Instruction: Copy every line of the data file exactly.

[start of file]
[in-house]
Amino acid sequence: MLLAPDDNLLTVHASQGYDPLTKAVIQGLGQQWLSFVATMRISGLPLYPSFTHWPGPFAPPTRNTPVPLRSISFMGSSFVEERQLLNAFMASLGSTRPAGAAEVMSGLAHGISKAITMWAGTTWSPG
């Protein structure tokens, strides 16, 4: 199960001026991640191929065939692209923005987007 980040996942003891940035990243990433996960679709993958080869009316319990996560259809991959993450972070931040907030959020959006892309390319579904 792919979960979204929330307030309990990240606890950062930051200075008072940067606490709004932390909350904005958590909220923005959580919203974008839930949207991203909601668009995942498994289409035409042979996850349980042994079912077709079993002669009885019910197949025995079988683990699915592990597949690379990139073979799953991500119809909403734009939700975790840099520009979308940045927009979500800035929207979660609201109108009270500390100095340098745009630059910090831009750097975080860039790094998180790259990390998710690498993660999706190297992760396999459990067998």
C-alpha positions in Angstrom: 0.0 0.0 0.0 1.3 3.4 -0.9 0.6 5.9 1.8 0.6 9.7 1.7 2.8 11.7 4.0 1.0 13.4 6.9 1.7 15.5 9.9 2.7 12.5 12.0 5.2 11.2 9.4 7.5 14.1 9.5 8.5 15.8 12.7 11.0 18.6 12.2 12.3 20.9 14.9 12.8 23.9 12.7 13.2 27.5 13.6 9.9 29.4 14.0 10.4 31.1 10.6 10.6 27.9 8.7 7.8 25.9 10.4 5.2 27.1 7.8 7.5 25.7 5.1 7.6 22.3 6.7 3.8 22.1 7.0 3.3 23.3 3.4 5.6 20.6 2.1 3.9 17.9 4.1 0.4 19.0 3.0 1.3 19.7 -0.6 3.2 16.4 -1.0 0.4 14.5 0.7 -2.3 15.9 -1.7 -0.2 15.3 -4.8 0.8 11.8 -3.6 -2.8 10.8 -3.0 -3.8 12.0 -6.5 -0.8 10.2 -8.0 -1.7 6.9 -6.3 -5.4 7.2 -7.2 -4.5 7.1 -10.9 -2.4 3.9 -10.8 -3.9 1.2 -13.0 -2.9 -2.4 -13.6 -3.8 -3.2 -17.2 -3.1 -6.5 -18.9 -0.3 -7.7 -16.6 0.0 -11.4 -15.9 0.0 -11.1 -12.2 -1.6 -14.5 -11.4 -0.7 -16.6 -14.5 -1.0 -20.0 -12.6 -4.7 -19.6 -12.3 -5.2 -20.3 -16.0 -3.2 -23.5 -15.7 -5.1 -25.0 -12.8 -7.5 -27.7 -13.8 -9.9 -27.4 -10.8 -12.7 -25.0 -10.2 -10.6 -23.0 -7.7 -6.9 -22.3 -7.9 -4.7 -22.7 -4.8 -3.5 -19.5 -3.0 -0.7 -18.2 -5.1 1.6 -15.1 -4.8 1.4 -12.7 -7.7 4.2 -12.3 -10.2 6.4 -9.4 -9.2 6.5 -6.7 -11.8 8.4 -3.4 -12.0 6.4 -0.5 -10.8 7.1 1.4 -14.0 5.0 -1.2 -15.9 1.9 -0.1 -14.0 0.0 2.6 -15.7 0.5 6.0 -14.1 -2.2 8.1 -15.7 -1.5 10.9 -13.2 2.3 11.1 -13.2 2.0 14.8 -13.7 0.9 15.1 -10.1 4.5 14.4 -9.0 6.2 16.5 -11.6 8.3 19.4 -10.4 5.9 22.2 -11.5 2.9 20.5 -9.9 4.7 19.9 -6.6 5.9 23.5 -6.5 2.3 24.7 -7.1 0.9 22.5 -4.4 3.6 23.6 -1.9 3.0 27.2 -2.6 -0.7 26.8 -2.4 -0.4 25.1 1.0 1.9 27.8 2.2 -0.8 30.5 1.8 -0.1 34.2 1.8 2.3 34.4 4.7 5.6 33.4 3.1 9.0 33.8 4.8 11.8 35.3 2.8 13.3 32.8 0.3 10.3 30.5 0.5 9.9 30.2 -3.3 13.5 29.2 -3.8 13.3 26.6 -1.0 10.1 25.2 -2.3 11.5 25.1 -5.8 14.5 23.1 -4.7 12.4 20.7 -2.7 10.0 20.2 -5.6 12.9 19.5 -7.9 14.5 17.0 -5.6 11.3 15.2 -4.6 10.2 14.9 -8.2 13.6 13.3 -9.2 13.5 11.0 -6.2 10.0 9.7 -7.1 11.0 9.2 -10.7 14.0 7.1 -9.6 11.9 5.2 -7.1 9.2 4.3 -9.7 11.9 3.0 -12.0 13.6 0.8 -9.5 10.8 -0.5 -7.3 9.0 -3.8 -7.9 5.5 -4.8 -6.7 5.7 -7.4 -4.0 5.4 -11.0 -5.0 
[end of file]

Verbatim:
[in-house]
Amino acid sequence: MLLAPDDNLLTVHASQGYDPLTKAVIQGLGQQWLSFVATMRISGLPLYPSFTHWPGPFAPPTRNTPVPLRSISFMGSSFVEERQLLNAFMASLGSTRPAGAAEVMSGLAHGISKAITMWAGTTWSPG
């Protein structure tokens, strides 16, 4: 199960001026991640191929065939692209923005987007 980040996942003891940035990243990433996960679709993958080869009316319990996560259809991959993450972070931040907030959020959006892309390319579904 792919979960979204929330307030309990990240606890950062930051200075008072940067606490709004932390909350904005958590909220923005959580919203974008839930949207991203909601668009995942498994289409035409042979996850349980042994079912077709079993002669009885019910197949025995079988683990699915592990597949690379990139073979799953991500119809909403734009939700975790840099520009979308940045927009979500800035929207979660609201109108009270500390100095340098745009630059910090831009750097975080860039790094998180790259990390998710690498993660999706190297992760396999459990067998």
C-alpha positions in Angstrom: 0.0 0.0 0.0 1.3 3.4 -0.9 0.6 5.9 1.8 0.6 9.7 1.7 2.8 11.7 4.0 1.0 13.4 6.9 1.7 15.5 9.9 2.7 12.5 12.0 5.2 11.2 9.4 7.5 14.1 9.5 8.5 15.8 12.7 11.0 18.6 12.2 12.3 20.9 14.9 12.8 23.9 12.7 13.2 27.5 13.6 9.9 29.4 14.0 10.4 31.1 10.6 10.6 27.9 8.7 7.8 25.9 10.4 5.2 27.1 7.8 7.5 25.7 5.1 7.6 22.3 6.7 3.8 22.1 7.0 3.3 23.3 3.4 5.6 20.6 2.1 3.9 17.9 4.1 0.4 19.0 3.0 1.3 19.7 -0.6 3.2 16.4 -1.0 0.4 14.5 0.7 -2.3 15.9 -1.7 -0.2 15.3 -4.8 0.8 11.8 -3.6 -2.8 10.8 -3.0 -3.8 12.0 -6.5 -0.8 10.2 -8.0 -1.7 6.9 -6.3 -5.4 7.2 -7.2 -4.5 7.1 -10.9 -2.4 3.9 -10.8 -3.9 1.2 -13.0 -2.9 -2.4 -13.6 -3.8 -3.2 -17.2 -3.1 -6.5 -18.9 -0.3 -7.7 -16.6 0.0 -11.4 -15.9 0.0 -11.1 -12.2 -1.6 -14.5 -11.4 -0.7 -16.6 -14.5 -1.0 -20.0 -12.6 -4.7 -19.6 -12.3 -5.2 -20.3 -16.0 -3.2 -23.5 -15.7 -5.1 -25.0 -12.8 -7.5 -27.7 -13.8 -9.9 -27.4 -10.8 -12.7 -25.0 -10.2 -10.6 -23.0 -7.7 -6.9 -22.3 -7.9 -4.7 -22.7 -4.8 -3.5 -19.5 -3.0 -0.7 -18.2 -5.1 1.6 -15.1 -4.8 1.4 -12.7 -7.7 4.2 -12.3 -10.2 6.4 -9.4 -9.2 6.5 -6.7 -11.8 8.4 -3.4 -12.0 6.4 -0.5 -10.8 7.1 1.4 -14.0 5.0 -1.2 -15.9 1.9 -0.1 -14.0 0.0 2.6 -15.7 0.5 6.0 -14.1 -2.2 8.1 -15.7 -1.5 10.9 -13.2 2.3 11.1 -13.2 2.0 14.8 -13.7 0.9 15.1 -10.1 4.5 14.4 -9.0 6.2 16.5 -11.6 8.3 19.4 -10.4 5.9 22.2 -11.5 2.9 20.5 -9.9 4.7 19.9 -6.6 5.9 23.5 -6.5 2.3 24.7 -7.1 0.9 22.5 -4.4 3.6 23.6 -1.9 3.0 27.2 -2.6 -0.7 26.8 -2.4 -0.4 25.1 1.0 1.9 27.8 2.2 -0.8 30.5 1.8 -0.1 34.2 1.8 2.3 34.4 4.7 5.6 33.4 3.1 9.0 33.8 4.8 11.8 35.3 2.8 13.3 32.8 0.3 10.3 30.5 0.5 9.9 30.2 -3.3 13.5 29.2 -3.8 13.3 26.6 -1.0 10.1 25.2 -2.3 11.5 25.1 -5.8 14.5 23.1 -4.7 12.4 20.7 -2.7 10.0 20.2 -5.6 12.9 19.5 -7.9 14.5 17.0 -5.6 11.3 15.2 -4.6 10.2 14.9 -8.2 13.6 13.3 -9.2 13.5 11.0 -6.2 10.0 9.7 -7.1 11.0 9.2 -10.7 14.0 7.1 -9.6 11.9 5.2 -7.1 9.2 4.3 -9.7 11.9 3.0 -12.0 13.6 0.8 -9.5 10.8 -0.5 -7.3 9.0 -3.8 -7.9 5.5 -4.8 -6.7 5.7 -7.4 -4.0 5.4 -11.0 -5.0 